In total agreement with S. Weidner i.e. by the time an ED child arrives in the ER, the situation has totally turned,the child has calmed down. I taught in D75 for 20 years, these situations are toxic. The Crisis teachers are few and far between, would prefer the teacher deal with the child in the classroom, usually it's just some strong guy thrown into a crisis room with less training then the teacher! And these situations are way beyond 30 credits in special education courses which primarily deal with physically challenged students, they barely mention the ED child with an endless, wide range of disturbances. And to compound matters, there is very little training in crisis intervention for teachers! It's a situation everyone, including the administrators, run from. Rarely is behavior addressed, it's something teachers and paras must get thru while those out of the classroom pad their pensions. The social workers and counselors are clueless and downright scared of these kids. They are the ones who call ambulances, not teachers. Ir's a revolving door. The buck always seems to start and stop with the teacher. Nothing changes.
You need some really well trained child psychologists in these schools, some true mental health professionals, not these MSWs and school "counselors" (what does that really mean? What training do they have?) who run away from a kid out of control, they sure don't want to intervene, and are ill equipped for these aggressive kids and are more then willing to dial 911.
Just read in the NYTimes about another ex student of mine - a 14 year old with 3 gun arrests before he was shot dead by police with a gun in his hand. Now how does a teacher in a classroom full of ED kids address such an issue? Someone has to start addressing the REAL issues here, and stop blaming the teachers.

Sep. 16 2013 10:56 AM
Katherine T.

Recent research has shown that aggressive behaviors are common among children and adults with autistic disorder. Schools and day programs need state of the art training in how to effectively manage such behaviors. They need to learn to not overreact, but to work to minimize such behaviors. They need teams of behaviorists on site; staff who can safely transport acting out children to appropriate quiet rooms; who can help teachers develop classroom behavior plans based on positive reinforcement; who can help determine environmental triggers that can be addressed. For example, the situation regarding the child transported to an ER for hitting a teacher after having a favored activity disrupted (writing in a journal) could have been handled very differently to prevent such behavior in the first place. Set defined times during the day (use a timer perhaps) when the child can write in his journal. Post his schedule so he knows when he'll be able to do so. Reward him for complying with the schedule. Understand that for him writing in the journal may help alleviate stress or it may be part of a routine that he, like many autistic children, find difficult to suddenly change. Visits to an ER are rarely effective or necessary, and frankly, most ER physicians, even psychiatrists, don't have the training to deal with autism. Thrusting a stressed developmentally disabled child into an ER only adds to the child's anxiety. Ideally, we would have a few hospitals in the city and suburbs that would have specially trained staff/units to manage autistic and developmentally disabled individuals. It would also be very helpful to schools/programs to have a consulting psychiatrist or clinical social worker on staff who can observe the child in the classroom situation and can make recommendations to family about treatment options which may include medication.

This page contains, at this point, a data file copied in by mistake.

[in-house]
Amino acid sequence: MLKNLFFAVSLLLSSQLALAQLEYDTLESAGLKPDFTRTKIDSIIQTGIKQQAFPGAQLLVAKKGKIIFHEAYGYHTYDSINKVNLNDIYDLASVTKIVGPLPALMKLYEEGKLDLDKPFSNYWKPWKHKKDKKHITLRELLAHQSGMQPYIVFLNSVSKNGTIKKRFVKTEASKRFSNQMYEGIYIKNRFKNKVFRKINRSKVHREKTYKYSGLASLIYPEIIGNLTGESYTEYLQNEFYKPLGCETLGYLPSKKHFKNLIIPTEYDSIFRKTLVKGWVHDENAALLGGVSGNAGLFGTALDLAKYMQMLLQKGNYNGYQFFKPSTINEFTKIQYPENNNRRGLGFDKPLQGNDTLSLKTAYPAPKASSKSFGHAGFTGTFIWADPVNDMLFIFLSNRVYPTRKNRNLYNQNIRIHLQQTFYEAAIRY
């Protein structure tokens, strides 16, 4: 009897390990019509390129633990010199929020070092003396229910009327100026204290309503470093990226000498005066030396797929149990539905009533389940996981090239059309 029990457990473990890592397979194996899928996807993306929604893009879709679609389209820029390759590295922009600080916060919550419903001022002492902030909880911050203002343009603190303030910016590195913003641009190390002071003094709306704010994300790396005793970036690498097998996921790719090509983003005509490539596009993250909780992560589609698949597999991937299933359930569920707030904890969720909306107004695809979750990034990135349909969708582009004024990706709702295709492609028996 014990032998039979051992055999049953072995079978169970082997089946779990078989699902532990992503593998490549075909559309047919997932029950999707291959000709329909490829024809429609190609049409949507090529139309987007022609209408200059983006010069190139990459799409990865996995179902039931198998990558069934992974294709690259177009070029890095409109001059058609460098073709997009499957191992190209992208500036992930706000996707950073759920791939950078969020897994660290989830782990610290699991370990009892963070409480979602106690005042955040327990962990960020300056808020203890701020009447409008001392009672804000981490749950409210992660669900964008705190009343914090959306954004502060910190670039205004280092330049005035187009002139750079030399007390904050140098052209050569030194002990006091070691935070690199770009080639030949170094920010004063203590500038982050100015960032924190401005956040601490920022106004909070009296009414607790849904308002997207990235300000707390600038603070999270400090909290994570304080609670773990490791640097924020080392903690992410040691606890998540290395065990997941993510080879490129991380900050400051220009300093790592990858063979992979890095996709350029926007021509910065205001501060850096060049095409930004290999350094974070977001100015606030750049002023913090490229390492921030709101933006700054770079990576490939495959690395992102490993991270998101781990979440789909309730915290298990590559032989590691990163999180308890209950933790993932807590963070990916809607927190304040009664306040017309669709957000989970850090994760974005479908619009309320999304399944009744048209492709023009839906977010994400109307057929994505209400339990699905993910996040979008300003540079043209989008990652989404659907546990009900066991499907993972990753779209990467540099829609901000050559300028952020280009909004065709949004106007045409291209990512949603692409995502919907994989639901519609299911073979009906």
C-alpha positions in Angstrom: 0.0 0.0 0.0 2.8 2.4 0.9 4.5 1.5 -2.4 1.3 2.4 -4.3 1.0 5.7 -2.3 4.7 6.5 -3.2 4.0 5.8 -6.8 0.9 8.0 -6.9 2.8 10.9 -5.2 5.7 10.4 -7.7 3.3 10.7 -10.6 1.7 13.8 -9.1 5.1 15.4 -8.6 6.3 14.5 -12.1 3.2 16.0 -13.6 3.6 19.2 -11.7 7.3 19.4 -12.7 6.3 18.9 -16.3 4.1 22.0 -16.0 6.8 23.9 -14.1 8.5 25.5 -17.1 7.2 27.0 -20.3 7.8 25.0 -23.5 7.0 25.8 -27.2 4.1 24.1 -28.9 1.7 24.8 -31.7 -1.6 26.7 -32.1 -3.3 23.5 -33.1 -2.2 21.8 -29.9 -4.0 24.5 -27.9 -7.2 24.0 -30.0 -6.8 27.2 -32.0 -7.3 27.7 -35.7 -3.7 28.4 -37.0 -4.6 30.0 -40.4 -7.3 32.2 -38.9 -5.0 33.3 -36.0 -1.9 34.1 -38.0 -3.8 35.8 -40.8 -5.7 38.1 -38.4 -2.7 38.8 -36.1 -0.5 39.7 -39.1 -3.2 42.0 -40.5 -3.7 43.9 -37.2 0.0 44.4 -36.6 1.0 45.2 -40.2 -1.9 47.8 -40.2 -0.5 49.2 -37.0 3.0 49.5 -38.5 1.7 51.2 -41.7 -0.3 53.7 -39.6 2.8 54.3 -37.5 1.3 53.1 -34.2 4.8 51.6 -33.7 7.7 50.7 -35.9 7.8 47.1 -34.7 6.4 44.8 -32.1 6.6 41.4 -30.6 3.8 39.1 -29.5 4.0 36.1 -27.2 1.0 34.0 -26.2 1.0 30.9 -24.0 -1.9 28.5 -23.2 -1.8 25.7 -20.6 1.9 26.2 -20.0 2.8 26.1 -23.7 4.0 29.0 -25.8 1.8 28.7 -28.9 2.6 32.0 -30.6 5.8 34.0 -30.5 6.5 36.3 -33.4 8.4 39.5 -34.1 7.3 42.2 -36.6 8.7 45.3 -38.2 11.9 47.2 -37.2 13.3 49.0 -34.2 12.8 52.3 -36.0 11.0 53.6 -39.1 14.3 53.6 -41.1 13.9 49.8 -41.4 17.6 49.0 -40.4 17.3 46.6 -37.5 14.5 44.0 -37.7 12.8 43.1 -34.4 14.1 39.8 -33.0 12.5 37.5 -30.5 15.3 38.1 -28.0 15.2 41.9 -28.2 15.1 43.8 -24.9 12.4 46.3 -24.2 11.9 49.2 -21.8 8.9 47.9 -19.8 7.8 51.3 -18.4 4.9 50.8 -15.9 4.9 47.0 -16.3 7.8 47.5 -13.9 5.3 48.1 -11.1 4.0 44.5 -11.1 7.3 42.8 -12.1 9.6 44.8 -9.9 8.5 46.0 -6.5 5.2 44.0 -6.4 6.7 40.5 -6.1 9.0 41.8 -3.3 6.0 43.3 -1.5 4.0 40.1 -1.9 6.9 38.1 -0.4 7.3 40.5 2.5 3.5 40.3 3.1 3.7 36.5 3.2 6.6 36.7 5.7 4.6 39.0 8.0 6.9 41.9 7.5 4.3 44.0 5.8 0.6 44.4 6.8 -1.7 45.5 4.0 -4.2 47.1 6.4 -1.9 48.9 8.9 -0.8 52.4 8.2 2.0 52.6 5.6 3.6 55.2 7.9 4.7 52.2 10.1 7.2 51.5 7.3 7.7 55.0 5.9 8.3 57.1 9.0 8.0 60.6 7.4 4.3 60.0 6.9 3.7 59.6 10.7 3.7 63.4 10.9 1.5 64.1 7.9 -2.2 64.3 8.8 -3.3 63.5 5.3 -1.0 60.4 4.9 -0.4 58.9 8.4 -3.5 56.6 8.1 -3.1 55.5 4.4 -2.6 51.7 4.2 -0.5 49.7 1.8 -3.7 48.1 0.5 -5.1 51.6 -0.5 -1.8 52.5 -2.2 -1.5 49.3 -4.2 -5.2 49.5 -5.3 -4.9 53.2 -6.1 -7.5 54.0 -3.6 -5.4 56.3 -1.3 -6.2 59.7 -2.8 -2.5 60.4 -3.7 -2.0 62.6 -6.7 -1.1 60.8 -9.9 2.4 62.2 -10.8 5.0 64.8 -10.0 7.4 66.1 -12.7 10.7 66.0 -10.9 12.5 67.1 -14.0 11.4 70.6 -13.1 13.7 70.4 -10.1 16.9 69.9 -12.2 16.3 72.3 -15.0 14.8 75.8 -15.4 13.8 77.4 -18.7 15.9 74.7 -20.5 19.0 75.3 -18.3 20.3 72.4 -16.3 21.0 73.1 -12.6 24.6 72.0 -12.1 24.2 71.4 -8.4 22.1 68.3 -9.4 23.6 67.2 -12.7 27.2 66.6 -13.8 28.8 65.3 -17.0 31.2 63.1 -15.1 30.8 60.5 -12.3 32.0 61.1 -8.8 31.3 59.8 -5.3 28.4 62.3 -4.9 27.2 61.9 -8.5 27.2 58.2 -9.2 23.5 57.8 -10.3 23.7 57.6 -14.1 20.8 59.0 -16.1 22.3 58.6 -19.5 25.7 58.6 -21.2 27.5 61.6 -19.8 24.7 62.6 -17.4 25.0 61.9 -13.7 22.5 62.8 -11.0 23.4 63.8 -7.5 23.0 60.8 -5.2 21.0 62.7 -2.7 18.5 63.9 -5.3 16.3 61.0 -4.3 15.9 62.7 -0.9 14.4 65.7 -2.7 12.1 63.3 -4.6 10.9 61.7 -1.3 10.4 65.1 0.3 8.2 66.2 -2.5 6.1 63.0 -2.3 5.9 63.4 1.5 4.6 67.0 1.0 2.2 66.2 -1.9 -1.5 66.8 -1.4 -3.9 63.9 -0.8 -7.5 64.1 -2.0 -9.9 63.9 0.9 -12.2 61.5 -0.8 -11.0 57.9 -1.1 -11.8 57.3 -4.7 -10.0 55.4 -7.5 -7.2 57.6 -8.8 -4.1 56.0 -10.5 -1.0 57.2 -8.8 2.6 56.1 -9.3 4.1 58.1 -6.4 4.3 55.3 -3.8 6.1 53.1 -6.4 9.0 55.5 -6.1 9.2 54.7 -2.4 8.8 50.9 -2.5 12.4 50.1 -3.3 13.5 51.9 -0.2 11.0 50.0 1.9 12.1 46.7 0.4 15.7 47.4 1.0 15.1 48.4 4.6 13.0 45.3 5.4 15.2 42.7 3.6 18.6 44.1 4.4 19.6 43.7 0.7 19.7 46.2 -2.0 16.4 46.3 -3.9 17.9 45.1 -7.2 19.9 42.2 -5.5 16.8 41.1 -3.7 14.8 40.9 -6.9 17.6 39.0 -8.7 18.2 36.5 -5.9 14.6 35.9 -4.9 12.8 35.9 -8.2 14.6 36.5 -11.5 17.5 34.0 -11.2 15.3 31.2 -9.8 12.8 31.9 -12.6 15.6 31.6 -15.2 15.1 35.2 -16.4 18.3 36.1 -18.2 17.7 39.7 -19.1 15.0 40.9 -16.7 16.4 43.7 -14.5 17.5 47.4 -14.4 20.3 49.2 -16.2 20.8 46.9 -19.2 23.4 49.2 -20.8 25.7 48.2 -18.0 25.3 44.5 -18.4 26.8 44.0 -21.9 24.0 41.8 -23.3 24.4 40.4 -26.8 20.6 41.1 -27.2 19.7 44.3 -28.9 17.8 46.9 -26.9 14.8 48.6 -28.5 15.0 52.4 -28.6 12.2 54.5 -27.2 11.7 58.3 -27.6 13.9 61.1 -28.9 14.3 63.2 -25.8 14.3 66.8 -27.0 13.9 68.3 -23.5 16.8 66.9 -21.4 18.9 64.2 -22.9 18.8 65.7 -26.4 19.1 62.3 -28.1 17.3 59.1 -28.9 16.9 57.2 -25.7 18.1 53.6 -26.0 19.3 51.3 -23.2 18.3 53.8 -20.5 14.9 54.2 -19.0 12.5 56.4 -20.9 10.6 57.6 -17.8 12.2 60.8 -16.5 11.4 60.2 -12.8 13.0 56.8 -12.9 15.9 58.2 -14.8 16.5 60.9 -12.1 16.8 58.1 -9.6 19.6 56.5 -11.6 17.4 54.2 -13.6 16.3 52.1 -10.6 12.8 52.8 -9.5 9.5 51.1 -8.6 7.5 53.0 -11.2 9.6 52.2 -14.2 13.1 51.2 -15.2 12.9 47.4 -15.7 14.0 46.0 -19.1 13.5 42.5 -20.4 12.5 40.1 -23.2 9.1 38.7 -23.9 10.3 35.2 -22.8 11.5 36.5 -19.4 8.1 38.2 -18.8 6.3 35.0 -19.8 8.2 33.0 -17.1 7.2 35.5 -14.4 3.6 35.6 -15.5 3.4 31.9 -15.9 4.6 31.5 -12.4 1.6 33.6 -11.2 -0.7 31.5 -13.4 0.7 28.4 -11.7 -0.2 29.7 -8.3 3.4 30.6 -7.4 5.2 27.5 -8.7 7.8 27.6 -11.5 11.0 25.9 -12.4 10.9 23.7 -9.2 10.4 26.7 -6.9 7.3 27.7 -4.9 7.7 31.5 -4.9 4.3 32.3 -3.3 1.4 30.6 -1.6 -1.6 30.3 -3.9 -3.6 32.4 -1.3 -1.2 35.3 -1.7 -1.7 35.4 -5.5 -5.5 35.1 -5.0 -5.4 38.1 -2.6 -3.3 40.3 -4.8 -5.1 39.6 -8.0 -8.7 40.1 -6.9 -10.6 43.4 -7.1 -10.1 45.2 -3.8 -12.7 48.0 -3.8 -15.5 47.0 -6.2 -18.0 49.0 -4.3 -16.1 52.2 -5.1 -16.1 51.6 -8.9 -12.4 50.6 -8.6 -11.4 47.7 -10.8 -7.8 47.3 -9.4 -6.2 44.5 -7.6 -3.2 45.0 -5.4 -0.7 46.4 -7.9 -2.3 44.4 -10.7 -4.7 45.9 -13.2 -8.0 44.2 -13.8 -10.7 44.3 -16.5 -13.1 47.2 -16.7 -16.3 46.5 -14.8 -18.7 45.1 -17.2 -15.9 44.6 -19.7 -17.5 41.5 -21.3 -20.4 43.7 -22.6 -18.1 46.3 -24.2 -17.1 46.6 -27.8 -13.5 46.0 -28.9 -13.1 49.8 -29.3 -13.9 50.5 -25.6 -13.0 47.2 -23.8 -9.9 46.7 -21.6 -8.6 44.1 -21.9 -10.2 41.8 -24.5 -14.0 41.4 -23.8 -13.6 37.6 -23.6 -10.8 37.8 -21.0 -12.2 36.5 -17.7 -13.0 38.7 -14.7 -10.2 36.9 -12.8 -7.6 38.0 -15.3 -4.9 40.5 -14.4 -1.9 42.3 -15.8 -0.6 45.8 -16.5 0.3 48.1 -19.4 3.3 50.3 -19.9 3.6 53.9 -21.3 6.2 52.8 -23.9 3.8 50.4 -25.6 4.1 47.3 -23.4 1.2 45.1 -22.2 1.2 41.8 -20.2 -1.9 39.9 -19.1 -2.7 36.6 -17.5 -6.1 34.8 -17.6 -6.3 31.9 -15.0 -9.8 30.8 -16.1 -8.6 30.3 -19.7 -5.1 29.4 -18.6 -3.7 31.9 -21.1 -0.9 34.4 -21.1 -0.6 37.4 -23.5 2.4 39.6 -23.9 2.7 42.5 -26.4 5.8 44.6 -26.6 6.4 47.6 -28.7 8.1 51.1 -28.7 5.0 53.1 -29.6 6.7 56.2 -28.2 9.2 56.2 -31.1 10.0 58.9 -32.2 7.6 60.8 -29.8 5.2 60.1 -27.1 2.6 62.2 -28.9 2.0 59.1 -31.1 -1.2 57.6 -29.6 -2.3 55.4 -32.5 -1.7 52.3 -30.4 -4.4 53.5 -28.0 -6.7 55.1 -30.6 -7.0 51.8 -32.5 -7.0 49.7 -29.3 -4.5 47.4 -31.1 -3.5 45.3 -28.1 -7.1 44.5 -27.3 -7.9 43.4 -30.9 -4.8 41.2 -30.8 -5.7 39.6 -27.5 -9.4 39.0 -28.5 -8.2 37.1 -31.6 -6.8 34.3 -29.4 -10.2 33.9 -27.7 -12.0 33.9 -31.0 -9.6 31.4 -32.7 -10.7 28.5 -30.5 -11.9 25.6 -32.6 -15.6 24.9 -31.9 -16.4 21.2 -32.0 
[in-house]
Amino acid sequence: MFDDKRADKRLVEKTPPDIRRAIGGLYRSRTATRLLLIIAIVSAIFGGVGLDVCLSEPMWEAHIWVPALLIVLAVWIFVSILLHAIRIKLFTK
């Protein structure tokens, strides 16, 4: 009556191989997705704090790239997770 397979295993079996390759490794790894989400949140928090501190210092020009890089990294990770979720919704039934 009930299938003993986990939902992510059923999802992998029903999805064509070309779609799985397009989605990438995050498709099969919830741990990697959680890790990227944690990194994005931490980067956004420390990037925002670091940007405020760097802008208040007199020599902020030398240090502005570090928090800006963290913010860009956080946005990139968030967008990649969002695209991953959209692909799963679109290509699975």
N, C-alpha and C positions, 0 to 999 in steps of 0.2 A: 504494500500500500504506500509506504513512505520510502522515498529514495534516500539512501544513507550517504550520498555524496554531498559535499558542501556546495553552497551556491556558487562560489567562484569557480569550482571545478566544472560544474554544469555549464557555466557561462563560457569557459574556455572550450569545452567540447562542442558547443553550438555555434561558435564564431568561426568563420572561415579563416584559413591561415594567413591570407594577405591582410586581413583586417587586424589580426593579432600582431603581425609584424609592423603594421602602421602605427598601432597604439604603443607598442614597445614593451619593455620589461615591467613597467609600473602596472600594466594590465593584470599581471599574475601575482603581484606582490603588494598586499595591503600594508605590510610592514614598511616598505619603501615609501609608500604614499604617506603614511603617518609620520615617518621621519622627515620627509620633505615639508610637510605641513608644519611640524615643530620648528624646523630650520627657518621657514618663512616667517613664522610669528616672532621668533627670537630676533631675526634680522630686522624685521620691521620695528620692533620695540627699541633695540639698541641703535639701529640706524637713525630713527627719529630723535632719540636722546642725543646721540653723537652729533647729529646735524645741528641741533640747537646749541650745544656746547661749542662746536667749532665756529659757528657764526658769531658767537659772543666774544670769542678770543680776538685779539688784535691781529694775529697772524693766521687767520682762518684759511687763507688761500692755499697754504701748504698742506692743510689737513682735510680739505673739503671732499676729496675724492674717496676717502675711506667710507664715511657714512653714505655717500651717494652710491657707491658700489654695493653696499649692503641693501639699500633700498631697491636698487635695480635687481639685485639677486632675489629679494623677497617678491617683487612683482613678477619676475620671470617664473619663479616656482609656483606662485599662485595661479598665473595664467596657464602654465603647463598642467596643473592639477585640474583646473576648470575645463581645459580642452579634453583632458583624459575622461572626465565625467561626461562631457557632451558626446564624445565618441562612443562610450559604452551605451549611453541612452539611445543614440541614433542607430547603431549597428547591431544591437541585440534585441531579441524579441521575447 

Sep. 16 2013 08:54 AM
S. Weidner from Brooklyn

I've worked on the other side of this discussion. The ER is always a last resort for teachers and administrators. Typical procedure requires that the parents are called well before 911. Often times the parents encourage the 911 call to try to deter the student from extreme behavior again. But what really happens is that by the time the child gets to the ER they have fully calmed down and all the doctors see are a confused child. Not exactly the same picture of mental health that the schools get. I've been bitten, scratched, stabbed with pencils, had chairs throw at me, and had plenty of students threaten to kill themselves. Often times parents of these students are not involved in their child's life putting the teacher in an impossible situation. It infuriates me that teachers are expected to take physical abuse because these doctors don't know how to handle such children because they don't see them in their fit of rage. Other students are often in danger. I ask the ER doctor to explain what else teachers can do? NYC teachers have one of the toughest jobs around. They are expected to teach to standards that many students are unable to grasp. They get physically hurt and are expected to just deal with it. There's not enough money for the proper support staffs to control some students in the school and as a community we should try to figure out a way to fix this. Until then, schools have no choice but to call 911, to keep themselves and other students safe.

Sep. 16 2013 07:56 AM